This process of surrendering has not been easy for me and I know that I have not mastered the art of acceptance.  I expect to see these themes  repeated in my work and when I deal with people until I get the hang of it.

Actually I am looking forward to always surrendering since it is pretty easy and rewarding.  I don’t have to strategize how to get my own way, or fuss that things are not happening the way that I planned or throw a tantrum because this is not what I wanted.  It is not that I lose interest, it is that I can put the situation in perspective.  So what if I did not do Blog 100 last night, what is the catastrophic fantasy about not doing it?  The world did not end, I still have internet access and I am doing the Blog now.  So what if the CEO led the workshop? We got the results and whatever was not discussed in the room I will discuss with the relevant players to get the reports completed.

It seems simple enough, but it took a while for me to get here.  I think that the renovations, having to trust contractors, accepting schedule and price changes and accepting that I had no control provided the catalyst to push me to where I am.

What do you do when things don’t go as planned?  What has pushed you to acceptance?

Smokes and Mirrors – Blog 99

Life is all mirrors and smokes. I thought that redecorating the house was about my ability to manage money and being precise in budgeting.  It so was not.

This has been about relationships.  Everyone who walked through my doors for the last week was a complete stranger.  The decorators recommended them and because I trusted the decorators I extended my trust to their contractors.  The relationship that I built with the decorators manifested in the relationships I developed with all the people who walked through the door.  Connections beget connections.  Now I have access to contractors that I did not have before.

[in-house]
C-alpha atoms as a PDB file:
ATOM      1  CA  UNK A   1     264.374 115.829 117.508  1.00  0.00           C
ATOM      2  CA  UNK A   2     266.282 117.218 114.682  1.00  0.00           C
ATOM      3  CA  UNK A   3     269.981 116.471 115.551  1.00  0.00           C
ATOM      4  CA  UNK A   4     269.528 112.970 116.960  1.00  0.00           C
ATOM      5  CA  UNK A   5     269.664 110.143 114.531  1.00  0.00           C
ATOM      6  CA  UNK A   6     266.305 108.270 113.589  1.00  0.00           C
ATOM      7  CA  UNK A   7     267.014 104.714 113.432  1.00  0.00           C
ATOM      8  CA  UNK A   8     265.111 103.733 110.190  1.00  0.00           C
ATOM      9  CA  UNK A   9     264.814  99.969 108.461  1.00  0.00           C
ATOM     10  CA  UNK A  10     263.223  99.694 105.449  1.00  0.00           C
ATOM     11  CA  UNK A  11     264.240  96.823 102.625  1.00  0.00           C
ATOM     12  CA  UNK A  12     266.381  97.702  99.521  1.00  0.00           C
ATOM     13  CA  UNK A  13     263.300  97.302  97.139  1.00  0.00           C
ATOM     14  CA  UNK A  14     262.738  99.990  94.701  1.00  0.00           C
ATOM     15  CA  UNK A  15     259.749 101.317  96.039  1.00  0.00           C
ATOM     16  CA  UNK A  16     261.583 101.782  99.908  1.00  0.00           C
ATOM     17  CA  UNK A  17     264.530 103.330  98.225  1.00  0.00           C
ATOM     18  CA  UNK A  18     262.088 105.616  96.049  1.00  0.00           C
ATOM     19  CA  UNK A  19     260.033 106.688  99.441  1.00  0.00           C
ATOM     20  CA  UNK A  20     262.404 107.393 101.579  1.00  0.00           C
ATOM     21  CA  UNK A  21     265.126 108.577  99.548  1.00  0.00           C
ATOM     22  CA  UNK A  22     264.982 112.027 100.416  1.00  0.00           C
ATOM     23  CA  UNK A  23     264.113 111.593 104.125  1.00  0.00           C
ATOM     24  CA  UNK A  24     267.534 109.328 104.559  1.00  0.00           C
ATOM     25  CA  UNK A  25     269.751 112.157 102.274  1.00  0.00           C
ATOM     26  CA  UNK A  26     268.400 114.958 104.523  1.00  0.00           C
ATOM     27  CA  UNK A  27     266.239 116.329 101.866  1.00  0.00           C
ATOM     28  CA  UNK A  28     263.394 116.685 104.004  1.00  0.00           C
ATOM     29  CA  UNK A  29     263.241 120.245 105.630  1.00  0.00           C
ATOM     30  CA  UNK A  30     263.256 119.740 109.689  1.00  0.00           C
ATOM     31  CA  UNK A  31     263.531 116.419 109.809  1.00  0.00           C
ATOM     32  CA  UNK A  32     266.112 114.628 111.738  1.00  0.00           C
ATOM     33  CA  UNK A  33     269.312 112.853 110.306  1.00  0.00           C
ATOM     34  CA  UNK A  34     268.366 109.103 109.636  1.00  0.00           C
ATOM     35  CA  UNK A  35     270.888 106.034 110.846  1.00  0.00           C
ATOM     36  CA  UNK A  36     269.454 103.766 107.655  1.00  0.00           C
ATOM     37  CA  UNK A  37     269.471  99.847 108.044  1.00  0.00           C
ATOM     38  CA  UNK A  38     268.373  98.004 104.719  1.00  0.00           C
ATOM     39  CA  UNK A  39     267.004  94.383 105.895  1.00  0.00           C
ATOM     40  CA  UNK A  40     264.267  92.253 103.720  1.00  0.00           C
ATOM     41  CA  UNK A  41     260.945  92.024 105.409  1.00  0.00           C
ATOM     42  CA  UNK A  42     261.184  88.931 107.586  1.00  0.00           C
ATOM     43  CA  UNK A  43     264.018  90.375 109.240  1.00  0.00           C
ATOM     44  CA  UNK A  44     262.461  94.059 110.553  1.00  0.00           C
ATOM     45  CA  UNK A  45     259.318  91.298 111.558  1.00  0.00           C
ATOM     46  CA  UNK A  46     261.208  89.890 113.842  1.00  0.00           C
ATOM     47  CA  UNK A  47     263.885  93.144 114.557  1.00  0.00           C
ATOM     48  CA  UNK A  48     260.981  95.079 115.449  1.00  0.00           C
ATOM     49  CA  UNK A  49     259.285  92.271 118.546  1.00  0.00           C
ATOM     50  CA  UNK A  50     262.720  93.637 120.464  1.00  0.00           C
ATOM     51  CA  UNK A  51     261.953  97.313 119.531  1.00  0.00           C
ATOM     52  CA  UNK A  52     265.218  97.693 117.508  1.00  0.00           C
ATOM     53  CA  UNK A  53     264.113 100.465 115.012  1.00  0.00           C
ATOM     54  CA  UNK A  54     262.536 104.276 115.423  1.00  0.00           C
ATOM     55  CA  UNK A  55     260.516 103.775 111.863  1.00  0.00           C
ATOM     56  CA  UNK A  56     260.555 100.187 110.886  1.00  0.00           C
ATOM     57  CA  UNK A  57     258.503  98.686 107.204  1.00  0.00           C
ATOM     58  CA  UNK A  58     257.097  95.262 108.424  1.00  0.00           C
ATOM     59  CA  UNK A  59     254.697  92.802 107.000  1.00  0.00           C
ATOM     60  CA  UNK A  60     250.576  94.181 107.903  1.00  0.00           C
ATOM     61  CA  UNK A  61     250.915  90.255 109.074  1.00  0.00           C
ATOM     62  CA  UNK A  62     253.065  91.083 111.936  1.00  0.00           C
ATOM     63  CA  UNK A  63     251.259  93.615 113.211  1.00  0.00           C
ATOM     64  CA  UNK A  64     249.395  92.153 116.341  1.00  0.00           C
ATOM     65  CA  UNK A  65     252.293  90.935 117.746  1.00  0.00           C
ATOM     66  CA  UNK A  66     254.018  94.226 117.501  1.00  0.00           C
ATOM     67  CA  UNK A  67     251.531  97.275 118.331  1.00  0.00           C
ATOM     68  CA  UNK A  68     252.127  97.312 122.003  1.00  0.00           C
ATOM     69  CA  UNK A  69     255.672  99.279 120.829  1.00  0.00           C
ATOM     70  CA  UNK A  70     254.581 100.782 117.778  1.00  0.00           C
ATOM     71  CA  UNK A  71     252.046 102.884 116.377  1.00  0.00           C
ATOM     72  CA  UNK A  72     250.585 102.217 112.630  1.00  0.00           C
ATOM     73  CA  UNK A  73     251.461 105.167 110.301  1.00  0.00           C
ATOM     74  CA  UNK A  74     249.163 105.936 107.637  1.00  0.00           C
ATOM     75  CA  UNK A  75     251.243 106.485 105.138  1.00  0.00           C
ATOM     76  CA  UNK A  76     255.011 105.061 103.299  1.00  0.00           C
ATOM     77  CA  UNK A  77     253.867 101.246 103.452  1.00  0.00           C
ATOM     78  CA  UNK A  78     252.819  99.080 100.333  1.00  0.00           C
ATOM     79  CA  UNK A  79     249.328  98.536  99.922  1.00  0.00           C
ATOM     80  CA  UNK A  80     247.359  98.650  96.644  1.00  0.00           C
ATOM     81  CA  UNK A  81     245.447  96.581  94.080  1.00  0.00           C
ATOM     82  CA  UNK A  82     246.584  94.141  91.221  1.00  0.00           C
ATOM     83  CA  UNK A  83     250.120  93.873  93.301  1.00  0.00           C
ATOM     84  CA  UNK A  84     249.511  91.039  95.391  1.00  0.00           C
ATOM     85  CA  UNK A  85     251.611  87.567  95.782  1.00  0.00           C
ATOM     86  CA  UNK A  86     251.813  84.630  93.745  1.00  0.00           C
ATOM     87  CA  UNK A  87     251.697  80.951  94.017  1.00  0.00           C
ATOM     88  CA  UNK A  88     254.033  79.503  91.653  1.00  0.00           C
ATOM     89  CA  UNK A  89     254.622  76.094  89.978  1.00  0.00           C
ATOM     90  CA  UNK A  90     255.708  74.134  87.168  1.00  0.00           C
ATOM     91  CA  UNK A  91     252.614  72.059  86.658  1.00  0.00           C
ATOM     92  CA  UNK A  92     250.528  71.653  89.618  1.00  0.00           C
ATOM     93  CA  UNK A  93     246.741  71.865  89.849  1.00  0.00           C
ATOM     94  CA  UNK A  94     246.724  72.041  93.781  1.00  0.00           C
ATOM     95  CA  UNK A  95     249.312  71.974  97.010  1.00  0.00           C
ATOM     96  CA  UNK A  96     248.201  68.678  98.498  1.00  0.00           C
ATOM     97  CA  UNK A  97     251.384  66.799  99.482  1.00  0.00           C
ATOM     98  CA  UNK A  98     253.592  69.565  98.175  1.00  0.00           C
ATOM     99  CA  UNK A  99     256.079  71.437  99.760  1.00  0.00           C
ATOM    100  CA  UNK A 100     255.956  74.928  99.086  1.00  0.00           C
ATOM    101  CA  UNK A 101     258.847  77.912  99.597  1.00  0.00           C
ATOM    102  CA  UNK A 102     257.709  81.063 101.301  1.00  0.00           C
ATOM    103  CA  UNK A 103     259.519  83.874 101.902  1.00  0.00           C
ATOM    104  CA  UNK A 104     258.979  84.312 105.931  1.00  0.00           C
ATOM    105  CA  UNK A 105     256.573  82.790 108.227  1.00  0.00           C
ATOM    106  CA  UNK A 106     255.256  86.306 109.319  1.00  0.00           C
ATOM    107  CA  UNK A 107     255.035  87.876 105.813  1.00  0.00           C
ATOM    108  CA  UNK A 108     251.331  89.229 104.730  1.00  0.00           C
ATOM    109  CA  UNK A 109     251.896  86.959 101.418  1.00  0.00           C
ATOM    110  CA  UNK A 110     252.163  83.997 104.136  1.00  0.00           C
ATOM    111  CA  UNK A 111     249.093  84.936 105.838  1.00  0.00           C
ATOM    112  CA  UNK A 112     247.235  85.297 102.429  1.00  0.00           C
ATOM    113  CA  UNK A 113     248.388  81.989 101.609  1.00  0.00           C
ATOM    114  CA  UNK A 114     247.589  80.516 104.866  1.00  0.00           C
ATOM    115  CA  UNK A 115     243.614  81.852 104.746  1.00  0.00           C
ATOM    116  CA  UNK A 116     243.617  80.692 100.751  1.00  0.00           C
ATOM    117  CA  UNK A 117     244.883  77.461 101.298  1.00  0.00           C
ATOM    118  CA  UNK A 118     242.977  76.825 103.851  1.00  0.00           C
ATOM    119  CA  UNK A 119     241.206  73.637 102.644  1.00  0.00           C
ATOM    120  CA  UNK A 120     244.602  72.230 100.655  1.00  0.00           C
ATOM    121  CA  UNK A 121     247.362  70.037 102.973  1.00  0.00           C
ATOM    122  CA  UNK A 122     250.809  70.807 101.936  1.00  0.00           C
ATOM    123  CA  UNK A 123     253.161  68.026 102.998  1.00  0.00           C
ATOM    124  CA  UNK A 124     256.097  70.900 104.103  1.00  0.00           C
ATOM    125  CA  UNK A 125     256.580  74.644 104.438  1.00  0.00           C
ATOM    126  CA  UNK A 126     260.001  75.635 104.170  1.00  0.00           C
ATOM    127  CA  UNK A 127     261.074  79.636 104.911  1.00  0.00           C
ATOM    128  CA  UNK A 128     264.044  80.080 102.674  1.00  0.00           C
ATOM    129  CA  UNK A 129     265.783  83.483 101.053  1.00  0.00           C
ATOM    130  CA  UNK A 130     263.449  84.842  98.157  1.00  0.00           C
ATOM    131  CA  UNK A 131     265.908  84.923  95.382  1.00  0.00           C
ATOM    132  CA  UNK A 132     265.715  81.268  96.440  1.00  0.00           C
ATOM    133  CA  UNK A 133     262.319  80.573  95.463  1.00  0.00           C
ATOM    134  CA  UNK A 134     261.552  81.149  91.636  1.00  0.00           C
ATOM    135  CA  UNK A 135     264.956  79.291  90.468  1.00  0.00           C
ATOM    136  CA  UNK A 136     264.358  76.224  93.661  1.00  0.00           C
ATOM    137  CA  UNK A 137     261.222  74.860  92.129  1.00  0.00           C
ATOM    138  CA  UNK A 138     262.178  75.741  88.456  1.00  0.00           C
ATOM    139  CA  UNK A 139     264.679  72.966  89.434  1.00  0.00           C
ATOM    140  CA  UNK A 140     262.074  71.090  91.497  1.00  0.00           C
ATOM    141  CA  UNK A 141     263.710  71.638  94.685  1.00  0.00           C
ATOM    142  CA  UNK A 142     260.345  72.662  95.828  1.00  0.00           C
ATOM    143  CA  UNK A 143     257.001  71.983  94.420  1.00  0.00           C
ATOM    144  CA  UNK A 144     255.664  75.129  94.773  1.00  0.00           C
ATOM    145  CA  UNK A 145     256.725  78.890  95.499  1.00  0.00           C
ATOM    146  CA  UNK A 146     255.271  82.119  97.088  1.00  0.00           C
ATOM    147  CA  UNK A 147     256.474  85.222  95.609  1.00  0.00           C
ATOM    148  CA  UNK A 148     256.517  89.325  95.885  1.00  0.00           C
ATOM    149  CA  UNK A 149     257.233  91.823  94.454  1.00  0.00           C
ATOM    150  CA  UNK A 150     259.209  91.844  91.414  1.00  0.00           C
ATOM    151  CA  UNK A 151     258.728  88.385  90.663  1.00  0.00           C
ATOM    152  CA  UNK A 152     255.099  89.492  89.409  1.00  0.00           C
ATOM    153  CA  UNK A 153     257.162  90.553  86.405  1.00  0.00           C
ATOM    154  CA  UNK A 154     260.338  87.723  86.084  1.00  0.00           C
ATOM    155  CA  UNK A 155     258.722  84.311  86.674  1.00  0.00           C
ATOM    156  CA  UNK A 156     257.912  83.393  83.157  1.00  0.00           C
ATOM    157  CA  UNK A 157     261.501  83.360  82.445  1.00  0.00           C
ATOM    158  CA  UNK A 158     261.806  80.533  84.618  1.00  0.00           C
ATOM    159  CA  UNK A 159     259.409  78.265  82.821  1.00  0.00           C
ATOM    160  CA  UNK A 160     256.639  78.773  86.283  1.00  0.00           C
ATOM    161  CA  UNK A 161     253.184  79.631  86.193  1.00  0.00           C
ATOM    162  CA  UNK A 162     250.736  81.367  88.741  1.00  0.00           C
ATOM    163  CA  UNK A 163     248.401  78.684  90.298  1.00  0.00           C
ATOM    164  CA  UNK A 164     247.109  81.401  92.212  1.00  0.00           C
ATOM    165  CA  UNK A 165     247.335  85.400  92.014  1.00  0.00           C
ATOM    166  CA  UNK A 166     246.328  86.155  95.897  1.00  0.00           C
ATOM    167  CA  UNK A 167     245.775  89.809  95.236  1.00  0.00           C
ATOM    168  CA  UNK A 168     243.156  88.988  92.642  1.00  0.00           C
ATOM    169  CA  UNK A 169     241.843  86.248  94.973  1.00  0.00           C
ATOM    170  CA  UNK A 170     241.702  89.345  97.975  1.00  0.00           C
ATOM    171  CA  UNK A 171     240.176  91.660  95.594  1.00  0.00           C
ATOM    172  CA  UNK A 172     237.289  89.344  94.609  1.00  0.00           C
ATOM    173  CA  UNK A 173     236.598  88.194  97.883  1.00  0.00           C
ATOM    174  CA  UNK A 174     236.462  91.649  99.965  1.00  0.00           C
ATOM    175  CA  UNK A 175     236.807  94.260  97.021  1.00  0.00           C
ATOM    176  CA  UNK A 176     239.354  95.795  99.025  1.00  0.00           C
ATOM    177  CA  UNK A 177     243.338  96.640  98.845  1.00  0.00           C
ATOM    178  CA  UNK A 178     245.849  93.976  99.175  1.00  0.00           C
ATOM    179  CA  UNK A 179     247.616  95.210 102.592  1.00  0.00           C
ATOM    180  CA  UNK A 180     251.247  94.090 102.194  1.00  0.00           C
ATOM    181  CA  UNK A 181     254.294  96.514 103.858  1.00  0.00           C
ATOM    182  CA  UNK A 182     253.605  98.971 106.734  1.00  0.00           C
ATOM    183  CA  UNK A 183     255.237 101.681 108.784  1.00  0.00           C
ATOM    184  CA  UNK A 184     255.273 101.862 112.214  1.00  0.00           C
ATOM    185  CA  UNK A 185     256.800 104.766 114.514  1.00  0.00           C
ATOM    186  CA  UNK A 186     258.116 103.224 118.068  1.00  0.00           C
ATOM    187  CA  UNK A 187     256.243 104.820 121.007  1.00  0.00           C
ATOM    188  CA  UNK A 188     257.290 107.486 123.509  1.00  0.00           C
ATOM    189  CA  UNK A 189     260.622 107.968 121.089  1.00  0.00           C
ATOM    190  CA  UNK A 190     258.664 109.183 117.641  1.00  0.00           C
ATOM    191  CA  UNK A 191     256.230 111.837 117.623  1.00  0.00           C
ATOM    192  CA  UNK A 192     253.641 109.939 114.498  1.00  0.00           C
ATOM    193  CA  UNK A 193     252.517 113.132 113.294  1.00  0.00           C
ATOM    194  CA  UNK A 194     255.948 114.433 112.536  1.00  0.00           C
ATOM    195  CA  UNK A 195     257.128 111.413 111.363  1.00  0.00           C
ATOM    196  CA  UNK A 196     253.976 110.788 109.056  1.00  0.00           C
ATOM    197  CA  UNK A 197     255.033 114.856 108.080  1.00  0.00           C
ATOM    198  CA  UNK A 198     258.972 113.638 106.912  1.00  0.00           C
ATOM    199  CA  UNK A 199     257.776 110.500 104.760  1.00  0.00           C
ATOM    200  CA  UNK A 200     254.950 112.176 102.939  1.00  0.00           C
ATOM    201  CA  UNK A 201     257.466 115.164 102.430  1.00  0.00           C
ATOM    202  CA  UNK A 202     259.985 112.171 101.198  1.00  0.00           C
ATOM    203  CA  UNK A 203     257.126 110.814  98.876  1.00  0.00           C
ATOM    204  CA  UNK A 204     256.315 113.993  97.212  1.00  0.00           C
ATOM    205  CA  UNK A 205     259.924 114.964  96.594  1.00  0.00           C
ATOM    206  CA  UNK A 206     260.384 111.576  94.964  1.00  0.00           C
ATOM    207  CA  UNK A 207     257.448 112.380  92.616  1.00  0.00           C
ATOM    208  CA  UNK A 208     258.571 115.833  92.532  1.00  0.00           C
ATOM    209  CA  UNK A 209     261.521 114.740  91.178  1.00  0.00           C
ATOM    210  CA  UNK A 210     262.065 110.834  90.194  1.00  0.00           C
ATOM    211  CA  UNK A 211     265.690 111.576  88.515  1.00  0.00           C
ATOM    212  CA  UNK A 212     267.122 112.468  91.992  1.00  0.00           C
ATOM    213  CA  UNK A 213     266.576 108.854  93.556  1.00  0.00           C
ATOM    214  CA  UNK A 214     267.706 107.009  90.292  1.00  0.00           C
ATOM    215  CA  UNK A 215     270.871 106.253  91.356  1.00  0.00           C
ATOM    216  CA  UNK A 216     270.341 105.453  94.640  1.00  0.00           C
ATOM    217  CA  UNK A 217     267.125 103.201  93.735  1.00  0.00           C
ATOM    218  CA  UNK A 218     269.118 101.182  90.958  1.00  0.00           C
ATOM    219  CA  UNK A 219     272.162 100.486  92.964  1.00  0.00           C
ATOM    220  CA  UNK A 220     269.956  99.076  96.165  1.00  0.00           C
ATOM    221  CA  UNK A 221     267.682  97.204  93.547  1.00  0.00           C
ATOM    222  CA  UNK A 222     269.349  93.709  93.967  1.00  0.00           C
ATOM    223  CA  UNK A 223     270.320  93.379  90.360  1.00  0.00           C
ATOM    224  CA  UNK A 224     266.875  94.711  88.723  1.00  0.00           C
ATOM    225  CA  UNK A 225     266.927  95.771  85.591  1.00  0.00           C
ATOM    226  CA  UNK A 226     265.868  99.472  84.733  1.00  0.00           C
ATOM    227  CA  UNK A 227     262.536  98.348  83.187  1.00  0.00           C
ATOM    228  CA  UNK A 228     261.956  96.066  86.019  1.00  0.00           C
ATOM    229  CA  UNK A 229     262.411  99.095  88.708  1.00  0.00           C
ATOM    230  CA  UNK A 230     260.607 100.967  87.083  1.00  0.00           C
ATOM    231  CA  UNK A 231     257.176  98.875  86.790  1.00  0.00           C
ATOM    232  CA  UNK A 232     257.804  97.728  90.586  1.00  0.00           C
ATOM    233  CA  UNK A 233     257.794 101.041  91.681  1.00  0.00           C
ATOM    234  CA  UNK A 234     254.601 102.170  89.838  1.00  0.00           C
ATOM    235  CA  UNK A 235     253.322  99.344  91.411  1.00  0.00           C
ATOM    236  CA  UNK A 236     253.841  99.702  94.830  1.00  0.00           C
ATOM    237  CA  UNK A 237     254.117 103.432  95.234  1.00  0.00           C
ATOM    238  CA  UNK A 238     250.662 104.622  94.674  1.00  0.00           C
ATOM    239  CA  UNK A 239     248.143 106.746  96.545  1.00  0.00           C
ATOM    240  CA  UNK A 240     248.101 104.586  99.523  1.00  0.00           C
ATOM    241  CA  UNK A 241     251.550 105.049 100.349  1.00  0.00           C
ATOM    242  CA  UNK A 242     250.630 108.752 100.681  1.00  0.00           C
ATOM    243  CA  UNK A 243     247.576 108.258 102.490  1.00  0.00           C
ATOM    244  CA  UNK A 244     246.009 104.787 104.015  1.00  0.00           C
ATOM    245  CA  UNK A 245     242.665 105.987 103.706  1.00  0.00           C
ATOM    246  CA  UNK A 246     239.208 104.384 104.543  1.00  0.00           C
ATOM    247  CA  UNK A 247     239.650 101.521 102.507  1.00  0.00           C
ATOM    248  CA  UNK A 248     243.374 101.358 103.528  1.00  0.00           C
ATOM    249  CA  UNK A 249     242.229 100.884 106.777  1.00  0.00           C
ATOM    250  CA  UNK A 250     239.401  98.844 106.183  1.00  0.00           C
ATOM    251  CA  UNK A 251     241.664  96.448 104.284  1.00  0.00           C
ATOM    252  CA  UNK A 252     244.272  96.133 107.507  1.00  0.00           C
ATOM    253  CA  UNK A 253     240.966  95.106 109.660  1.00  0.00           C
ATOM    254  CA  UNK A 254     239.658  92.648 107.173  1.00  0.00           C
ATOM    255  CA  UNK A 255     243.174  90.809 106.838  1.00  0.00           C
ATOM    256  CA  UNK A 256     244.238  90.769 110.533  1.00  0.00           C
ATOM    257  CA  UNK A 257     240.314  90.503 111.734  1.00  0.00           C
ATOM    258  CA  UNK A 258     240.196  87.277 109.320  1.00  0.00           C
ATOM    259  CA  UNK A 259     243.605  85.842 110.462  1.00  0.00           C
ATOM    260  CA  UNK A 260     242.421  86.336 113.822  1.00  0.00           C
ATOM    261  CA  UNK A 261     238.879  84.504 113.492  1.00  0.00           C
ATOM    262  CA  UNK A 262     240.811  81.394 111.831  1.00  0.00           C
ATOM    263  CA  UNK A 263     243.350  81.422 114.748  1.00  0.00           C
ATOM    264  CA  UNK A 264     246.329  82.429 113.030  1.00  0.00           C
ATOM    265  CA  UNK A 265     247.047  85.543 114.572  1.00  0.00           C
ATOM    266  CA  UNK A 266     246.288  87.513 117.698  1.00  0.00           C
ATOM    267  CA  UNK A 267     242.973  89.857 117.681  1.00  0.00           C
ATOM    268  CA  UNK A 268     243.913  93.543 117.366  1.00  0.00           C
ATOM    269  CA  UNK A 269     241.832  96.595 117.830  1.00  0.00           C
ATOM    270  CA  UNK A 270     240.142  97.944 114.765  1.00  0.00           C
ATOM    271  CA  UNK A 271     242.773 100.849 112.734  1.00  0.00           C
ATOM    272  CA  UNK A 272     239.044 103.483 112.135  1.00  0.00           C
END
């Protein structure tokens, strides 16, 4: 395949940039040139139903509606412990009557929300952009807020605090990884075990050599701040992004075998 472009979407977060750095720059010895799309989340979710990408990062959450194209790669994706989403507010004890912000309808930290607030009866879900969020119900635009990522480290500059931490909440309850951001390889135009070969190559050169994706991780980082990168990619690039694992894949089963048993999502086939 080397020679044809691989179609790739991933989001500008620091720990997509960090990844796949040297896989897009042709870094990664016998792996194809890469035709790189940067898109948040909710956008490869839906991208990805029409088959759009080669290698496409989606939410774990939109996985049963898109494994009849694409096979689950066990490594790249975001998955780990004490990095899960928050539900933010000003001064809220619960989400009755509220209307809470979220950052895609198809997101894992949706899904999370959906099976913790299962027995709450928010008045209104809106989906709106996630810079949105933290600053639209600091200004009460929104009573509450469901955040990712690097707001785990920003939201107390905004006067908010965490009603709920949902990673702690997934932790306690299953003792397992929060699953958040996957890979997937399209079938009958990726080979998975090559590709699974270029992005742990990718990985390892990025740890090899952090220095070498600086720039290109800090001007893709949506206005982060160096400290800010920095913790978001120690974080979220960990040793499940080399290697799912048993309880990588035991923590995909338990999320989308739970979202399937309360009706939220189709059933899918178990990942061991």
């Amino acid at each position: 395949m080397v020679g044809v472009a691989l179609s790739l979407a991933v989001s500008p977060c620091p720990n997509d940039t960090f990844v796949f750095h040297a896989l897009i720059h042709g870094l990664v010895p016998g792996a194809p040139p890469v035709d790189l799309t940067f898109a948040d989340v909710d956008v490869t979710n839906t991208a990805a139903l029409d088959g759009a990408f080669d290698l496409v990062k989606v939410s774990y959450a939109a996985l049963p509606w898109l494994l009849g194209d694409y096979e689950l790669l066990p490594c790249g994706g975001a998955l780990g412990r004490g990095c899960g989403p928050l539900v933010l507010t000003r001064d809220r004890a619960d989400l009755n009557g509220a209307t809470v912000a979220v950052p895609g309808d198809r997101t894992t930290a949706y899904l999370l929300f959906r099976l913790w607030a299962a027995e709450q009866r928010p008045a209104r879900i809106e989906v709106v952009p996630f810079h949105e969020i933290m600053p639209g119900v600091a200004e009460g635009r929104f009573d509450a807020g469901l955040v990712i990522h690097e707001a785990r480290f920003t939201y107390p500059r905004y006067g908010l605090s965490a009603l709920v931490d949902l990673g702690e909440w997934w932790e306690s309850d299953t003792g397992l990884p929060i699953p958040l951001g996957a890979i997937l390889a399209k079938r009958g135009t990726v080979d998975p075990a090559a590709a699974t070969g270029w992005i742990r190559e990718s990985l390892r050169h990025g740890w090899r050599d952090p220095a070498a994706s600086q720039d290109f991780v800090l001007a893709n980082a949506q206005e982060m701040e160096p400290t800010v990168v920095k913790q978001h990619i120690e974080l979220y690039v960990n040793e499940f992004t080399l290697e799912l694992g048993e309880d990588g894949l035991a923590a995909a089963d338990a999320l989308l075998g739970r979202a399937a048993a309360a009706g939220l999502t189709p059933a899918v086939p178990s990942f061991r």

It also was about asking for help.  Sometimes I could not leave work to meet a contractor so I had to ask others for help.  I had to rely on others and work with their schedules.  At times this meant that I made no decisions about the times that contractors could access to the house.  It did not hurt but it is something that I never considered since I am a do it myself type of person.

All of this meant that I had to trust people.  Trust that they would do as they say, show up when they say and give me a job that I would be happy with.  I was blind and had to be lead through the process.

I had to surrender.  The schedule was off, life happened and things did not go as planned.  I had no control over anything that happened.  When the painters were late I could not make them come early, when the delivery guy showed up an hour later I still had to pay him for the service.  I learnt something more about money.  I am an accountant so I thought that I could budget this thing to the last dollar.  My budget was completely off and the cost kept growing, yet the money kept showing up for the payments.

Tonight I am happy with the work that was done.  Still one or two things left to do which will be completed by the weekend.

The rest of the work is deferred to 2015, since at this time of year workmen are all booked up in advance for the Christmas season.  So I am also marveling at how lucky I am to have gotten the services without much delays or fuss.

I will reboot the work in the new year with a few changes.  I am not doing a budget, I have a general idea how much it will cost and that is it.  I will accept that I have no control and let things happen as they happen and  I will get some help so that someone else can open the house for the contractors.  New year, new attitude.

Looking forward to see how that works out.